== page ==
Dr Spencer previously took more direct action to eliminate palms from the beachfront by boring holes in a number of palms and poisoning them. The actions angered other locals, who referred to him as a "coconut killer". Dr Spencer said his relationship with his critics appeared to have simmered. "I kind of get the feeling that there is more of a mood of acceptance that they really are a problem," he said. "I get the feeling that is starting to filter though, but I don't have any proof. "I'm not having many people getting their knickers in a twist about coconuts being removed any more."


Police chief too fast to apologise

By Andrew Bolt

Shouldn’t the Chief Commissioner at least read a report by a heavily politicised group before accepting its conclusion that his force contains racists?
VICTORIA Police Chief Commissioner Simon Overland is embroiled in another race row after admitting that there are bigots on his force…

The damning allegations were made to The Australian as Mr Overland responded to a report claiming routine over-policing, physical assault and verbal abuse by police against African youths in three Melbourne municipalities.

The full report is expected to be publicly released today and is yet to be seen by Mr Overland, who endured a difficult first year as Victoria’s top cop…

The report into police dealings with the African community, compiled by researchers on behalf of Victoria’s Legal Services Board, is based on a series of anonymous interviews with 30 young Africans, eight community workers and two police in Greater Dandenong, Flemington and Braybrook - three areas with high numbers of African-born residents…

“I have to acknowledge that, like the broader community, we all undoubtedly have some people who have racist attitudes,” Mr Overland said.

“That is not OK. It is particularly not OK if they act on those racist attitudes in a work context and where I find evidence of that, those people can expect to be dealt with very decisively.”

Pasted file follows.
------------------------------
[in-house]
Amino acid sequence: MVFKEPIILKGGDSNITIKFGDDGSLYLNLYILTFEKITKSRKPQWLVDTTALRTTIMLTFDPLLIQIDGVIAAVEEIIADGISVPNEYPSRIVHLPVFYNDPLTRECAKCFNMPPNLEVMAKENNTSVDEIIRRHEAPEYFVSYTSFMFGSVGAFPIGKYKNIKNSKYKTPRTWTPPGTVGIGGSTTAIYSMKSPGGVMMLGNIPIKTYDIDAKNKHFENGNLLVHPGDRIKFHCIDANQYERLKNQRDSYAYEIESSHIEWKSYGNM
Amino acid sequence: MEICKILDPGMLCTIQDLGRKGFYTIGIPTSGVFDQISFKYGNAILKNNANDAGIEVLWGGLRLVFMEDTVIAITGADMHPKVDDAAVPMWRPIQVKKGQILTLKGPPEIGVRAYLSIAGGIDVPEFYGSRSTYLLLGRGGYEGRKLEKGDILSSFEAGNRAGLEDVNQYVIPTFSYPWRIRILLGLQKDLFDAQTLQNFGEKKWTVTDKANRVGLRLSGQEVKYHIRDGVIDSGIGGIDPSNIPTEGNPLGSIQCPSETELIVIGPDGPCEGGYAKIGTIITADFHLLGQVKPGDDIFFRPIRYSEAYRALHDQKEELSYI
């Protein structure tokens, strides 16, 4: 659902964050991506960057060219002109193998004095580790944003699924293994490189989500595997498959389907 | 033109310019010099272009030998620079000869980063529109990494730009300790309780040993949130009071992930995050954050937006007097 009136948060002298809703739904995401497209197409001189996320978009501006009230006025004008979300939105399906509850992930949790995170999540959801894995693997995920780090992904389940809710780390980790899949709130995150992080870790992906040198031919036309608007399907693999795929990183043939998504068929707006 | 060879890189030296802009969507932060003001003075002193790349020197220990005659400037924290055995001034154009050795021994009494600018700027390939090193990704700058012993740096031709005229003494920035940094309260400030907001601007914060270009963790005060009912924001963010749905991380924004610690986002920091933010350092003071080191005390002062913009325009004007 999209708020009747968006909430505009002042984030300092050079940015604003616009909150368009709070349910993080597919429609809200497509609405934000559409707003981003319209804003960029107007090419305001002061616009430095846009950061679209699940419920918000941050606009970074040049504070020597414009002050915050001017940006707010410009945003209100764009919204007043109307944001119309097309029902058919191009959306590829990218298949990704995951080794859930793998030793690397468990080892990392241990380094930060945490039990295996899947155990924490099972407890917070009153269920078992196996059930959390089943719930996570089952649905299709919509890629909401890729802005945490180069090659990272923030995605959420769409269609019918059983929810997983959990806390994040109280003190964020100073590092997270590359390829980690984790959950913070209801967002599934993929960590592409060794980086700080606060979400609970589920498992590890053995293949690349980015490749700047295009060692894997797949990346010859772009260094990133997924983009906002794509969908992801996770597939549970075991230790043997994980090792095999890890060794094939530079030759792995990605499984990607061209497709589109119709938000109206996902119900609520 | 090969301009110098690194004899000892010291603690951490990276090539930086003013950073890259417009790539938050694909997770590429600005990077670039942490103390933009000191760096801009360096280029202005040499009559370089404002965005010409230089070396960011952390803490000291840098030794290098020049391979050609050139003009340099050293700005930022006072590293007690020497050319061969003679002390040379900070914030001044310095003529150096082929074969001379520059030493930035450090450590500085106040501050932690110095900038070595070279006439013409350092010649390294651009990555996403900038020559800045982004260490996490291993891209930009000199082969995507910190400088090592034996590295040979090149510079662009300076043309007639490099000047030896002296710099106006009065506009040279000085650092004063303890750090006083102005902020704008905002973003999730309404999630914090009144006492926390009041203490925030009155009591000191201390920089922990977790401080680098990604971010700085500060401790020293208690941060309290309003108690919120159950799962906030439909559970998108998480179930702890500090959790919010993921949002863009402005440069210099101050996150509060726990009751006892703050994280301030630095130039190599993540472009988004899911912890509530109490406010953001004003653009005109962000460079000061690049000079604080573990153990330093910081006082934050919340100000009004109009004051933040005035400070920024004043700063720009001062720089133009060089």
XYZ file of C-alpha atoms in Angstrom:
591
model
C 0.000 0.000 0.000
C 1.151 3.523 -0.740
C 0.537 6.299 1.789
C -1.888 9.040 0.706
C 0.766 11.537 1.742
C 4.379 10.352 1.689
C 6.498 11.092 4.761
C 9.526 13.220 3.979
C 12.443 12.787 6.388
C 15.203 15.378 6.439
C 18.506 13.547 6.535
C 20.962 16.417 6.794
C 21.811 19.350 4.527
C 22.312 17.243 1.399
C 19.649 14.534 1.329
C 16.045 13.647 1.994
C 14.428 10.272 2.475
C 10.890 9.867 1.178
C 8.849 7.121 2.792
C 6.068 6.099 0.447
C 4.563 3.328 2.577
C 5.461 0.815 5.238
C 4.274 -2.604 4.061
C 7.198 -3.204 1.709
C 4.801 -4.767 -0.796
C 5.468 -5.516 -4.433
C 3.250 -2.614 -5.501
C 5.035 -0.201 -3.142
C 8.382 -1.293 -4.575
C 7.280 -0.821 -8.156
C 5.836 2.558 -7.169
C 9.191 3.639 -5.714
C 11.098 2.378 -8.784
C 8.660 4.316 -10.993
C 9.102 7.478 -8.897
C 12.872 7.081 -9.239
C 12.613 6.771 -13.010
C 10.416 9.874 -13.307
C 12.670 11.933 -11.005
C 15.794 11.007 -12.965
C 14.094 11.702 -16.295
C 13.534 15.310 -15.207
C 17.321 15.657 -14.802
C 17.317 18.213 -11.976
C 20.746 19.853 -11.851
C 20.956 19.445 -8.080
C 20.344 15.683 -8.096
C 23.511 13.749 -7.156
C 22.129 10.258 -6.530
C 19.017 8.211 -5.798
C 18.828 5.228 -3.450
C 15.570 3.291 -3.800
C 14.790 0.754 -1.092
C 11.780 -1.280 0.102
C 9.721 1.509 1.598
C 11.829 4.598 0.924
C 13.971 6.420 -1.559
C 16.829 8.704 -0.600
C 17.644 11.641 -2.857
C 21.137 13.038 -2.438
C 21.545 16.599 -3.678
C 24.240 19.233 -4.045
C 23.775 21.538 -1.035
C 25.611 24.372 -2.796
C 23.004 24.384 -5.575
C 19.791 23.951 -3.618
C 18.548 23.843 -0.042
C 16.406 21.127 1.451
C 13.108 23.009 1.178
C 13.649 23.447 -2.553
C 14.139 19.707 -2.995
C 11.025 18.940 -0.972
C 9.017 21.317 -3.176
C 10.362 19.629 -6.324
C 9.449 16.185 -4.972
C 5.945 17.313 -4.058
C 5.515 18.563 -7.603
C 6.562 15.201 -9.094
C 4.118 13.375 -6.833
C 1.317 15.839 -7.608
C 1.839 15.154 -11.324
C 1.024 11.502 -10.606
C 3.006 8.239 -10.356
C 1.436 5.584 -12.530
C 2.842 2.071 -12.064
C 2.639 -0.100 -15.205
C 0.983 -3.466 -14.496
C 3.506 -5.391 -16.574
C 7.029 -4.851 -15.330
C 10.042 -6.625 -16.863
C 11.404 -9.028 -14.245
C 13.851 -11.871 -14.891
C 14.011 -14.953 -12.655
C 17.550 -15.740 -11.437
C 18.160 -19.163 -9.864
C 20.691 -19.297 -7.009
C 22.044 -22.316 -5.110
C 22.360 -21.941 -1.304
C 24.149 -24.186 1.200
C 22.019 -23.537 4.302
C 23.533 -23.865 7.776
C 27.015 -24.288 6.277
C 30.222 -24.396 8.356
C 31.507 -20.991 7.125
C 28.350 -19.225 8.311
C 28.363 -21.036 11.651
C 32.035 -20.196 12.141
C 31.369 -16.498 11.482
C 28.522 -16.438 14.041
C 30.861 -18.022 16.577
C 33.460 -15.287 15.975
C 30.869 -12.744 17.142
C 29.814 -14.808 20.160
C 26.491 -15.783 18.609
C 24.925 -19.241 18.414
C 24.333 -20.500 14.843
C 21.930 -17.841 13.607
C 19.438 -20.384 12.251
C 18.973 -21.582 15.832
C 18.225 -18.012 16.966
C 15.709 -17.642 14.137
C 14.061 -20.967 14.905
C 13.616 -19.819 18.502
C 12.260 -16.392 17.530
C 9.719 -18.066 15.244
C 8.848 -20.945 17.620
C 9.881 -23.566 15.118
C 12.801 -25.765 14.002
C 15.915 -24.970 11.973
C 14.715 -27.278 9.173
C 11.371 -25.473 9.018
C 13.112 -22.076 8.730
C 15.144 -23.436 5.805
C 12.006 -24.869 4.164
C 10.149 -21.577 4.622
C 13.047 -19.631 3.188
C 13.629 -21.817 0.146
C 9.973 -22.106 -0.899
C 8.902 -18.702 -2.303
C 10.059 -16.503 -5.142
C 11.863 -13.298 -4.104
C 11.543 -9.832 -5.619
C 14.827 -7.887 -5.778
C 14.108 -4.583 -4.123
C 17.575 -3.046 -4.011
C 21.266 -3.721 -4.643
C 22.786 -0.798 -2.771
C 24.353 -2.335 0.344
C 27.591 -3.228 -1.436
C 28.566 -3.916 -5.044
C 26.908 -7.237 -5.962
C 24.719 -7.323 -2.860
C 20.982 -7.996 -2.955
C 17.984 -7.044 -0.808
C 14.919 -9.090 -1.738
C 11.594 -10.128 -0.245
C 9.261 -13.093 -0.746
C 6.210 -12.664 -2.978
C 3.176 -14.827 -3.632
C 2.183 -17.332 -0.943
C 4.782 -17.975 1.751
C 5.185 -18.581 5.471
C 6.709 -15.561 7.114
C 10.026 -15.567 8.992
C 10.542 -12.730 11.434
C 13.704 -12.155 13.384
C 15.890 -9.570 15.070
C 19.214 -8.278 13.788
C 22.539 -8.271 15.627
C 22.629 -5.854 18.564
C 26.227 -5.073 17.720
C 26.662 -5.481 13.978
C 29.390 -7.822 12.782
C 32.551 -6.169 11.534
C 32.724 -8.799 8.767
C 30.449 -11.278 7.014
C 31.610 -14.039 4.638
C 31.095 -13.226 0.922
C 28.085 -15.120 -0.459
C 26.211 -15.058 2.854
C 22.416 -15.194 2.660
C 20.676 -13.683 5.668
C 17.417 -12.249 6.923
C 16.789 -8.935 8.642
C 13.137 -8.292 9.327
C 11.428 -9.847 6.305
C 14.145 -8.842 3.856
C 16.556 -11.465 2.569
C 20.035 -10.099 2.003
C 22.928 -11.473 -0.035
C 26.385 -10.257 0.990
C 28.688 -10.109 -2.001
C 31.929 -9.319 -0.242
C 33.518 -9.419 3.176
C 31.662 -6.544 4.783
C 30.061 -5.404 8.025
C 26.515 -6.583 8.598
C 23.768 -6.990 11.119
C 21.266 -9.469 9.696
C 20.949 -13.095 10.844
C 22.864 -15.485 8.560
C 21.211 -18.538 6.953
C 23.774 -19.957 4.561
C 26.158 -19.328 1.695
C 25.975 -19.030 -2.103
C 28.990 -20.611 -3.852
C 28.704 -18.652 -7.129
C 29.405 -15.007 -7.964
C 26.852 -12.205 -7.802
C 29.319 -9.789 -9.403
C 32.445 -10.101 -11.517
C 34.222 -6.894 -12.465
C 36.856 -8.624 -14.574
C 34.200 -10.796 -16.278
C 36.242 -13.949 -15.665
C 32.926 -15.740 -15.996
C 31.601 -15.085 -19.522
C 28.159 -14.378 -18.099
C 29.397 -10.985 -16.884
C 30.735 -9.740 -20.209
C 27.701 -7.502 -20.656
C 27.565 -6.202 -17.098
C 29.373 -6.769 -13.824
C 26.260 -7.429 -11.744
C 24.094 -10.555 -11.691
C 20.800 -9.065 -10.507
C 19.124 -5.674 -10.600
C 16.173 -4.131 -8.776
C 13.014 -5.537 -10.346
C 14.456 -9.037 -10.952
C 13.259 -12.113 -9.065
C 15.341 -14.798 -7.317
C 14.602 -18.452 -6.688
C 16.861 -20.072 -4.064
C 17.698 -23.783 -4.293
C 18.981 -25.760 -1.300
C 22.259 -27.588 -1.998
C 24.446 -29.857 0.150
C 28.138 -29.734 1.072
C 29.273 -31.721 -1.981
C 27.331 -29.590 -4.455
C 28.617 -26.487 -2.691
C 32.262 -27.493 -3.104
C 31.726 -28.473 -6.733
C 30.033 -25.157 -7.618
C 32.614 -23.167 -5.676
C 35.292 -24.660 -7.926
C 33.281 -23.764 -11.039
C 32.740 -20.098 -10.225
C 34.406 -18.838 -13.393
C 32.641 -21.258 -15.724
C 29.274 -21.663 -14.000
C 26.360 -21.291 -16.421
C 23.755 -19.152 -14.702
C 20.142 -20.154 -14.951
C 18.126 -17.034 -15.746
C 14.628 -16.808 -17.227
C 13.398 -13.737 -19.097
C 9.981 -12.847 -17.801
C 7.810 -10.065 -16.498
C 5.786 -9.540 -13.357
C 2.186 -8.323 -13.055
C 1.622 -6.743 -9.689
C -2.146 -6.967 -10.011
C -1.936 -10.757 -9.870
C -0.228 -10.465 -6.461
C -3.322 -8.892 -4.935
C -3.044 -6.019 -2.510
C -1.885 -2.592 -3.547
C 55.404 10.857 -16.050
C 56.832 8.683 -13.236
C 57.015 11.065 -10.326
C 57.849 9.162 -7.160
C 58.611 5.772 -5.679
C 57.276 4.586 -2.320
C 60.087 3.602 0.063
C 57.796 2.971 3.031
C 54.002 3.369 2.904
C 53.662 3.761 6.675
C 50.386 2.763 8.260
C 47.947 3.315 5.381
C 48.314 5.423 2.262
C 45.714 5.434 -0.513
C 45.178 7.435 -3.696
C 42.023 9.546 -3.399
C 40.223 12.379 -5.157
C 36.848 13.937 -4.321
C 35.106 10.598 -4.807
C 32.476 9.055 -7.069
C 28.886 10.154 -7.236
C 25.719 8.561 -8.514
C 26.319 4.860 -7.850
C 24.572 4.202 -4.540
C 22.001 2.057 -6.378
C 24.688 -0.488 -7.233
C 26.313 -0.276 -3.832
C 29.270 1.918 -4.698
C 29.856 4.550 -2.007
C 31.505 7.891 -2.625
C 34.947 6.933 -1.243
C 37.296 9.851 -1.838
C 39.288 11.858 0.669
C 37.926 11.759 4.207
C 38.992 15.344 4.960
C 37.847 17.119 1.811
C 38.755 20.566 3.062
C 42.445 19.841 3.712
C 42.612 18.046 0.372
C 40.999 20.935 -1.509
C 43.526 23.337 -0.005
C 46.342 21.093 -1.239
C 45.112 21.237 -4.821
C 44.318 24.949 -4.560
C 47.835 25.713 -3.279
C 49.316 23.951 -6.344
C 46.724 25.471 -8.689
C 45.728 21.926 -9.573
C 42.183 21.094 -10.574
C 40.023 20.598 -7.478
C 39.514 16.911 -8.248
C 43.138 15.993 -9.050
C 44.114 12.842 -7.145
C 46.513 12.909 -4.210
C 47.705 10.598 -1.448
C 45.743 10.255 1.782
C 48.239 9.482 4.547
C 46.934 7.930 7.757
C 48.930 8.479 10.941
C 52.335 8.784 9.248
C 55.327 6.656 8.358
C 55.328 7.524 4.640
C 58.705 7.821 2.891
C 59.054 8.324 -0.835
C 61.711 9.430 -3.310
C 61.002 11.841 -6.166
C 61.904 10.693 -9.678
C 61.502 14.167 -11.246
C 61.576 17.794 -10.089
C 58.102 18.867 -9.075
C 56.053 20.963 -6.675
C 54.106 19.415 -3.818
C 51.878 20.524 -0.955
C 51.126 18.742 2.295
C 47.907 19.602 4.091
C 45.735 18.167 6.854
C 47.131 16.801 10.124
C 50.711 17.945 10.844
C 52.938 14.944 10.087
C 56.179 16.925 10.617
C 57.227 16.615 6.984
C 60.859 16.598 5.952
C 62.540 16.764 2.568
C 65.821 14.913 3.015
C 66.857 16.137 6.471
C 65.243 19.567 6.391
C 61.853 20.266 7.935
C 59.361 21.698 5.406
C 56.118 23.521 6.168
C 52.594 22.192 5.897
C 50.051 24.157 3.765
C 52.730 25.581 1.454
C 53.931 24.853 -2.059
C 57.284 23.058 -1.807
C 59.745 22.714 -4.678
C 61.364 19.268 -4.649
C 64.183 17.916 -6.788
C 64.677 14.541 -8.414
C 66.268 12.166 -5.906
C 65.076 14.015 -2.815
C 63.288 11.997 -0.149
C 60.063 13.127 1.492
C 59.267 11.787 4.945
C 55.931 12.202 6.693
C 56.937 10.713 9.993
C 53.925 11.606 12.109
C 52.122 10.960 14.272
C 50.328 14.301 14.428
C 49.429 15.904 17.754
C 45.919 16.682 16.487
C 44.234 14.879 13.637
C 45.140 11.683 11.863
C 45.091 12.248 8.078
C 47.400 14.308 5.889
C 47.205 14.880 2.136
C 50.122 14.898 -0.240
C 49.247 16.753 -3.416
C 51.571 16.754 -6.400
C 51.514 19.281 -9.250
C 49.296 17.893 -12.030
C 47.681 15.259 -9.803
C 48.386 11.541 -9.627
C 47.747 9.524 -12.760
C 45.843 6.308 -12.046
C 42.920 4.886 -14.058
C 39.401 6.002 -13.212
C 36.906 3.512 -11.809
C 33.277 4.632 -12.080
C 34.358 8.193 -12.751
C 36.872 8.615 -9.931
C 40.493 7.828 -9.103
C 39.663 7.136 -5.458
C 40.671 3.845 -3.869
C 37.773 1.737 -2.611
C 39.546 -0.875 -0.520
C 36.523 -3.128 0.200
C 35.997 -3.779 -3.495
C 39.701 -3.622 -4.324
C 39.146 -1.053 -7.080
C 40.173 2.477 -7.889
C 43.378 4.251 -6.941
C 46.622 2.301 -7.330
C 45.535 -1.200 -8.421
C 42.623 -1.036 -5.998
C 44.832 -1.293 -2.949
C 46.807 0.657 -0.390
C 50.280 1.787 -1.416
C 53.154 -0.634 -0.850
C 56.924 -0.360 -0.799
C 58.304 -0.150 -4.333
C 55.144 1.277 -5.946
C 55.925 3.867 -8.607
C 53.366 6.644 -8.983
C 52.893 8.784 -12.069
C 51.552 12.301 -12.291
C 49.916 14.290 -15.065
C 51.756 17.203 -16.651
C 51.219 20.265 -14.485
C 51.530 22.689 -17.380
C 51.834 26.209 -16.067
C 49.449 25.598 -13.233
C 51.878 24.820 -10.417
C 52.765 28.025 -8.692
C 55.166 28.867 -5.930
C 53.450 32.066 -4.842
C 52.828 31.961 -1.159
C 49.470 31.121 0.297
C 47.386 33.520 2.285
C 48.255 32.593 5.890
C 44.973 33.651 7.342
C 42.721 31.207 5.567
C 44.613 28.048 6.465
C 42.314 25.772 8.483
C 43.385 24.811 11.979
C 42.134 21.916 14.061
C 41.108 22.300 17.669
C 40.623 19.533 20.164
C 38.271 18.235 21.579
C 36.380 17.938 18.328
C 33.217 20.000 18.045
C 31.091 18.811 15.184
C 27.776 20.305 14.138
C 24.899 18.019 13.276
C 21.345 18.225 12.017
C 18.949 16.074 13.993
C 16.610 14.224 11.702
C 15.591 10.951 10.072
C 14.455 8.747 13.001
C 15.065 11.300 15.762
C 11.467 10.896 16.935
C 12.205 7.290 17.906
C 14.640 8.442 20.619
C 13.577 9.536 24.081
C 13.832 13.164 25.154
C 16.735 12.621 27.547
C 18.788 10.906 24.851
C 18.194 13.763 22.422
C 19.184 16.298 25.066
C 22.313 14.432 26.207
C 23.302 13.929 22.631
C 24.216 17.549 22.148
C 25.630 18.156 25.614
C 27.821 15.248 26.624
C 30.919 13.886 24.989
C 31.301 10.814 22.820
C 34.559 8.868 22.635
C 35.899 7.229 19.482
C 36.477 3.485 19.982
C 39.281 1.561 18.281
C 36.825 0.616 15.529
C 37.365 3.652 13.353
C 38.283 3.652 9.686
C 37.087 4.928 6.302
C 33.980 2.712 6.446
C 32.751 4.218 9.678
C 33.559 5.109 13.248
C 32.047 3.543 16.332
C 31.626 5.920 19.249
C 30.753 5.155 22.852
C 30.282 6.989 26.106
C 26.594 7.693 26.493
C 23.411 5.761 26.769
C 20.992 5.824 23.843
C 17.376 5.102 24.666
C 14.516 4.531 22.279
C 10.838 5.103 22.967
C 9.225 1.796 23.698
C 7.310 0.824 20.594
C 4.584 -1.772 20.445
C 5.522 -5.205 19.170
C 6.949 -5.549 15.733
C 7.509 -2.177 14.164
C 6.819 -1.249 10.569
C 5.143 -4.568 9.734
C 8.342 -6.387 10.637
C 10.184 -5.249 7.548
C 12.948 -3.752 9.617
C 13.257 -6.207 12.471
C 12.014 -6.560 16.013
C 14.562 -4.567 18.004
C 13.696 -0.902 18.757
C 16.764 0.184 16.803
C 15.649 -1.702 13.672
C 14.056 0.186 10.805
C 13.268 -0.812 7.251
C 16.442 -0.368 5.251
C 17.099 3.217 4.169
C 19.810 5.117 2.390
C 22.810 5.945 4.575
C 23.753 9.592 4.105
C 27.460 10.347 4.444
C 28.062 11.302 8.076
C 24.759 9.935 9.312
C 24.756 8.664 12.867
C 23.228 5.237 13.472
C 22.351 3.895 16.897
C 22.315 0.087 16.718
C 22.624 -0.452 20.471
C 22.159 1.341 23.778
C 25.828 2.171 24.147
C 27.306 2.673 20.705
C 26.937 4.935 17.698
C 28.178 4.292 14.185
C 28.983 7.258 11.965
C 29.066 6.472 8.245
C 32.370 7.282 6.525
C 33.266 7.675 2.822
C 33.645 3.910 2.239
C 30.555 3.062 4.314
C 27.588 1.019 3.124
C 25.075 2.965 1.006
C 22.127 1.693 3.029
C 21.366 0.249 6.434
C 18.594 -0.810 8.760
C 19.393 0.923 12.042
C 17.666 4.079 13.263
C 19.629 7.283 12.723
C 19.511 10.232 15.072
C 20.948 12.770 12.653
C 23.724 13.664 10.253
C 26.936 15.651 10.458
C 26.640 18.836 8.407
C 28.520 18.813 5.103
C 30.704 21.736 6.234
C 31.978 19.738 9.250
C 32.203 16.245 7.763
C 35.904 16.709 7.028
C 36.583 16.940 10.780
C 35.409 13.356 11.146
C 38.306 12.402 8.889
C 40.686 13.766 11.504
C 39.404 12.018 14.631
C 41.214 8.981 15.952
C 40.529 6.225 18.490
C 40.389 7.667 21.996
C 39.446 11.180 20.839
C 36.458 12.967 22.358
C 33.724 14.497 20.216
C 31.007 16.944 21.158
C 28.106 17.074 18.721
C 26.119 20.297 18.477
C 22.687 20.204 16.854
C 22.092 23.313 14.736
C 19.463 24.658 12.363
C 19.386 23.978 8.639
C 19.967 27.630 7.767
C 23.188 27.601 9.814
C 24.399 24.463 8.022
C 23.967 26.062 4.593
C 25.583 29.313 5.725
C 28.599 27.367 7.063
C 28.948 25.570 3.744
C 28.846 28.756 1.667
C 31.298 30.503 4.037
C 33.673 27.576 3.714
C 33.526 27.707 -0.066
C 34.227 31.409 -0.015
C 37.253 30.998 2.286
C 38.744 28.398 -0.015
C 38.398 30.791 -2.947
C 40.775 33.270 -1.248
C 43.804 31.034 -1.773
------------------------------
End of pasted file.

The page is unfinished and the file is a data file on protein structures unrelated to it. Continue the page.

The irony is that as an organisation, the police have actually been soft on African offenders, not hard, dropping charges, covering up the ethnicity of offenders and deceiving the public about crime rates in Somali and Sudanese communities.

How unwise it is to now feed the perception that the reason police arrest so many African youths is that the force is racist, rather than that these youths are more likely to be involved in crime.


A bigoted public broadcaster

Comments below by Janet Albrechtsen on Australia's ABC. "Aunty" is derisive Australian slang for the ABC

IT was a telling moment when Media Watch host Jonathan Holmes leapt to his feet last week to protest against the critical remarks made by ABC chairman Maurice Newman.

Inadvertently, Holmes proved Newman's point. An organisation whose first reflex is to reject even the most measured criticism will end up undermining its reputation and its legitimacy. No organisation is beyond reproach. Indeed, the case for taxpayer-funded public broadcasting depends on the ABC's commitment to reflect the people who pay the bills: Australians.

Having just completed a five-year term on the board, I am the first to cheer about what is best about the ABC, an organisation filled with many first-rate professionals. From its inception in 1932, it has provided a stellar range of services. Indeed, its rural and regional network of radio stations are filled with local presenters and producers who have a real sense of the cross-section of people who listen.

But there is a difference between cheering and cheerleading for the ABC. The former means being honest enough to suggest constructive ways to make the ABC better. The chairman did no more than that.Newman encouraged a "spirit of greater curiosity and open-mindedness". There should be no sense that there is an "ABC view" but rather a respect for the audience, allowing them to make up their own minds. He mentioned the tendency towards "group-think" when reporting the causes of the global financial crisis and climate change.

Newman reminded his staff to remember the ABC charter, a polite way of saying the ABC is there to serve the people of Australia.